On the bus with '21A'One-man show highlights eight characters
As we go about our daily lives — with all our mistakes, revelations and lessons learned — it’s easy to feel like many people live in our heads. Doesn’t everyone have an inner old lady, drunk and socially awkward youngster? Tim Stoeckel certainly does — especially as he nears the end of the rehearsal process for “21A.” In the one-man show, the 25-year-old plays no less than eight characters, all of whom happen to be riding the same bus.
In a recent conversation, Stoeckel, who just graduated from Western Carolina University with a major in theater, explained that he first fell hard for this show when he saw it as a teenager. Now, a decade on, he’s getting ready to tackle it for the first time in Haywood Arts Regional Theatre’s Feichter Studio.
When you First saw this show, what touched you about it?
The diversity of the characters, first off, which is what’s so compelling about it. And I’m very much of a character-based actor, over the top.
Can you describe this play in a sentence?
It’s a play that’s all about tolerance — yeah, tolerance — and the diversity of people is what it’s about. We wouldn’t contribute to society unless we were all different.
Do you have a favorite character?
I love them all equally. They’re all just beautiful — beautifully written … I do love playing Chairman Francis a lot. He’s a young missionary from Boston who comes on the bus trying to sell his product.
Does doing this show make you feel a little schizophrenic?
Definitely. There’s absolutely no way to sugarcoat that at all, and especially during this rehearsal process.
This being a one-man show, has it been hard not having anyone to, you know, play with onstage?
It’s been a struggle. It’s been great to have the freedom to explore characters on their own terms. It’s been fun being able to explore the actions I think the characters should take … on the other hand, it’s been difficult not having any feedback at all. Then again, having this whole place for an hour just to make people laugh is a dream.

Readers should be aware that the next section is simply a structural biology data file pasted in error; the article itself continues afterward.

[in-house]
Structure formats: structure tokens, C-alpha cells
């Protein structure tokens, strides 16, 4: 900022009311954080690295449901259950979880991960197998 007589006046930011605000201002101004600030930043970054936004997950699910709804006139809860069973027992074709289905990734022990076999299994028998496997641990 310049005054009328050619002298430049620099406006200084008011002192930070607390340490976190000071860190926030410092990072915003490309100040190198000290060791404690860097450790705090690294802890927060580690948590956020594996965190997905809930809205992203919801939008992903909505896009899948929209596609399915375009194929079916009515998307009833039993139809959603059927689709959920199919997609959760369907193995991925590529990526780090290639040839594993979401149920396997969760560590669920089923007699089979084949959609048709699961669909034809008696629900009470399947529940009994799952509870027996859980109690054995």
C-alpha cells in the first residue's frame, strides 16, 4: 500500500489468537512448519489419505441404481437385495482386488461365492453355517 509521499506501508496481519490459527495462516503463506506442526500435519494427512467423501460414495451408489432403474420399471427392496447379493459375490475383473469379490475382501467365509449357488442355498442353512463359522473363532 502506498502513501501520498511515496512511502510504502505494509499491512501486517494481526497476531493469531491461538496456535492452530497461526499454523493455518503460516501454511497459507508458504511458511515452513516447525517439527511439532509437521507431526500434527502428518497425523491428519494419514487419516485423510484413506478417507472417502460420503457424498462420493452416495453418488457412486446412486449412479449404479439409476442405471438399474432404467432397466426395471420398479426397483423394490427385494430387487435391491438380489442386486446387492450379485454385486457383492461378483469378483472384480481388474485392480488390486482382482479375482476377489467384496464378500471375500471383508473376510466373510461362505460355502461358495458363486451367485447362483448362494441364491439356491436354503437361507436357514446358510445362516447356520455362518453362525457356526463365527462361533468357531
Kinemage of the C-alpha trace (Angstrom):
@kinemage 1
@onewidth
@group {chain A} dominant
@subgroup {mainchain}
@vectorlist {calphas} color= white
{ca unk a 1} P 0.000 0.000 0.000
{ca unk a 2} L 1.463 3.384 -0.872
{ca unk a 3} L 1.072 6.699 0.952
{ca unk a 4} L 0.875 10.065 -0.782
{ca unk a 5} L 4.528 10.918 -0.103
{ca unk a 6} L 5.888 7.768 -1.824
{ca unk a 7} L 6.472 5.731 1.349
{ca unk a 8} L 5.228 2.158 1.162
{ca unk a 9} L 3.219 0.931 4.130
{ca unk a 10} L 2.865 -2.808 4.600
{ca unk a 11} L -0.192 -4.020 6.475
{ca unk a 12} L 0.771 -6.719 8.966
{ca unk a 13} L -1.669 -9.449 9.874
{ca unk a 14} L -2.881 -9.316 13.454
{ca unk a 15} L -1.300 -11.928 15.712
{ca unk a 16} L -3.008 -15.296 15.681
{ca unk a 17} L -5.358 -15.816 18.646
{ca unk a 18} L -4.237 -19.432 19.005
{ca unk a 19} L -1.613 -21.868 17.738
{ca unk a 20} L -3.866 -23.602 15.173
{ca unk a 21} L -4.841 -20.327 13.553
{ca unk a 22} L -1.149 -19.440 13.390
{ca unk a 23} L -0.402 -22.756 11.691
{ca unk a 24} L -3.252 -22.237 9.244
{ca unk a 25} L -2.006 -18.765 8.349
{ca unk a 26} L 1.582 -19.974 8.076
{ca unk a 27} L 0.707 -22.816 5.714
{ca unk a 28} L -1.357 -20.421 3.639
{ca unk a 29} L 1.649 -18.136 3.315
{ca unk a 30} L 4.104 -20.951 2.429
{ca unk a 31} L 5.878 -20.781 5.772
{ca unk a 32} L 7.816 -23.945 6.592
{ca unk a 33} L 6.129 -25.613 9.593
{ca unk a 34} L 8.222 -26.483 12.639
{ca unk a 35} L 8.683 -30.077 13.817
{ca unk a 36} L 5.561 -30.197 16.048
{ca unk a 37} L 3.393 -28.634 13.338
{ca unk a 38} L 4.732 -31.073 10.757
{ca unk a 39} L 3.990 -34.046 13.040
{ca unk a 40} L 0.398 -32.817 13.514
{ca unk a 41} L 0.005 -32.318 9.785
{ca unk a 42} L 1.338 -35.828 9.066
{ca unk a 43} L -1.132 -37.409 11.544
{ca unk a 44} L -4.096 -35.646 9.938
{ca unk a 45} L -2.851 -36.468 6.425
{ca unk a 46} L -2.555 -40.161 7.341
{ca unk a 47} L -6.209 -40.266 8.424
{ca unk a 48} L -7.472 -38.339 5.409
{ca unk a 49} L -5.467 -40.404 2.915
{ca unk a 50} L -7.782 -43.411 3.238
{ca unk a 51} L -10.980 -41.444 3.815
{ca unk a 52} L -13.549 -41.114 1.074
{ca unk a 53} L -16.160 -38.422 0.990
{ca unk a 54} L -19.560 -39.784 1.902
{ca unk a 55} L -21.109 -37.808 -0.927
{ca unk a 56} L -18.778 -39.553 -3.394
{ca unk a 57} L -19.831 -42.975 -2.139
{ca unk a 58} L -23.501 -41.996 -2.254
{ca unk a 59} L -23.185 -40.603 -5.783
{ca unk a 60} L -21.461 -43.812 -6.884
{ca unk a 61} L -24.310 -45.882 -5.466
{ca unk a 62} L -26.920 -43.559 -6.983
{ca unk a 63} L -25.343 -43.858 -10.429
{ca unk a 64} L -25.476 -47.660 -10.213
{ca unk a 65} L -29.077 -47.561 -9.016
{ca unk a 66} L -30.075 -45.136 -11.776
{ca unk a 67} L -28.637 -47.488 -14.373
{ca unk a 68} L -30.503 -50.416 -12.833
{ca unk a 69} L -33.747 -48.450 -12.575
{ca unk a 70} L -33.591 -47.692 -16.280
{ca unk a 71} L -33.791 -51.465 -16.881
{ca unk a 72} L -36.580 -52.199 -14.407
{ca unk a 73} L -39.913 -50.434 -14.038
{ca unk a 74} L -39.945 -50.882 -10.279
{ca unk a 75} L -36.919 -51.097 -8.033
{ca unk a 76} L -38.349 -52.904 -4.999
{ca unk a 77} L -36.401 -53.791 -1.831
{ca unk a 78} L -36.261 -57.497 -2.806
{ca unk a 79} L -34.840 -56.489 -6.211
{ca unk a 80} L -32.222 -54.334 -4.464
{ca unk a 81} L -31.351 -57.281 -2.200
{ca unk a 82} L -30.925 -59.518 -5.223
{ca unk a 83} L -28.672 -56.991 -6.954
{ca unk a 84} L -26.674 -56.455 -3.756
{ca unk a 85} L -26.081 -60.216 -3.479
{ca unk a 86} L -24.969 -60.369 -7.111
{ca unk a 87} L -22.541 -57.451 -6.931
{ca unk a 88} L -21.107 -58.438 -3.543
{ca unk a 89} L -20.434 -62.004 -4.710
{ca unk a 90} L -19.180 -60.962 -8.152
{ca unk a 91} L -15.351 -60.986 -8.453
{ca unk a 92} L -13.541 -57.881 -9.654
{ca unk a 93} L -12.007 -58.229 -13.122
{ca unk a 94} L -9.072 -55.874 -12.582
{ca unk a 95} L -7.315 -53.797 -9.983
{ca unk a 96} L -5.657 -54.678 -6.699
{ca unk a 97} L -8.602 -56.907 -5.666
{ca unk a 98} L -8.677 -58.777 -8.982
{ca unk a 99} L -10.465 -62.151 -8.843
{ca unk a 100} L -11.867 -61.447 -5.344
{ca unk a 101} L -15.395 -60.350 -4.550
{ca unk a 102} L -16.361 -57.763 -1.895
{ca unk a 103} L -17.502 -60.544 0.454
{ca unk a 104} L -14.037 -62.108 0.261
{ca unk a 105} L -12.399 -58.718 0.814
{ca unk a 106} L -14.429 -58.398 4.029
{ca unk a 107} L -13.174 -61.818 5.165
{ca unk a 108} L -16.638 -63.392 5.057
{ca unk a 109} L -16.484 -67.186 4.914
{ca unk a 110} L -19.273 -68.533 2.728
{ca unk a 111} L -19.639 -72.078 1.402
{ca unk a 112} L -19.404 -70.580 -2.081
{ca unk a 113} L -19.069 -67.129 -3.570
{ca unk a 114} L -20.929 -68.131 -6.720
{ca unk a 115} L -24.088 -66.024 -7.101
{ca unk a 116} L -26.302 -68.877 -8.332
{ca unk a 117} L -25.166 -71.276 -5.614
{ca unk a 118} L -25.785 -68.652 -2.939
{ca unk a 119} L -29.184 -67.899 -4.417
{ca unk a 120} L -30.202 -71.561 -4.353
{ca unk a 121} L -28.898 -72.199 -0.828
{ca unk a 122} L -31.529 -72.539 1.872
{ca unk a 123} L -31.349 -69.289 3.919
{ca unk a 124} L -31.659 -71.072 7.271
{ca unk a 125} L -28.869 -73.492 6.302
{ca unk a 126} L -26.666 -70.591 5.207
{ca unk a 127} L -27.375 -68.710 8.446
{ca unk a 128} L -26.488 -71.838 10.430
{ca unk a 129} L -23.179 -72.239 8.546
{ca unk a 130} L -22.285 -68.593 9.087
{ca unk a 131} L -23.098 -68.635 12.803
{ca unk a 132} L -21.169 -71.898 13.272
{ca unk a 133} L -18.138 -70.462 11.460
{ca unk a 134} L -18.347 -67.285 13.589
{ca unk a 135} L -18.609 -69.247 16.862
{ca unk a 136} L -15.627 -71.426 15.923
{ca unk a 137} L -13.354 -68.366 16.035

Which of these characters do you most resemble in real life?
Probably Gladys (an old woman), in a weird sense. She’s just as entertained talking to herself as anybody else … When she’s not talking to herself, she’s always looking for some kind of audience, so I can look to that as well.
What do you think this show brings to this area, to HART?
I hope it will — I don’t know how to say it without saying it — I hope it will allow people to realize they can be as creative as they want, especially in a space like this (Feichter Studio), that they have that freedom.
Does it feel kind of delicious to have this show all to yourself?
Yeah, delicious but scary … and you know that some jokes will land and some won’t. No, I take that back. They’re all going to land, and it’s all going to be perfect (laughing).
The Feichter Studio’s premier show this season, “21A,” runs at 7:30 p.m. Friday and Saturday, Jan.18 and 19, and at 3 p.m. Sunday, Jan. 20. Productions are often held over for a second weekend. For tickets, call the box office at 456-6322 and leave a message on the theater’s answering machine or visit www.harttheatre.com. Be forewarned that “21A” does have some adult themes and language.
Feichter Studio at a glance
This is just the beginning of the Feichter’s season. There is plenty more intimate theater to come, often including productions that are a little riskier and with more of a niche audience than the large-scale productions HART puts on during its regular season.
Feb. 1-3 — “Dog Sees God: Confessions of a Teenaged Blockhead”: A tale of the Peanuts gang all grown up. The show follows the cartoon crew as teens and highlights all the pain, joys — and substances — they might be experiencing 10 years after their comic life.
Feb. 14-17 — “I Do! I Do!: A classic Broadway musical that illustrates the ups and downs of a couple who has been together 50 years.
March 1-3 — “Falsettoland”: A modern musical about a bar mitzvah and a life-threatening illness, both of which happen to be hitting a family at the same time.
March 15-17 — “Purgatorio”: A two-person play full of drama, anger and the quest for redemption — not to mention a relationship that isn’t fully explained for many scenes.
April 6-7 —”The Medium”: A family-friendly, hour-long opera with singers from Western Carolina University and music and works from Gian Carlo Menotti.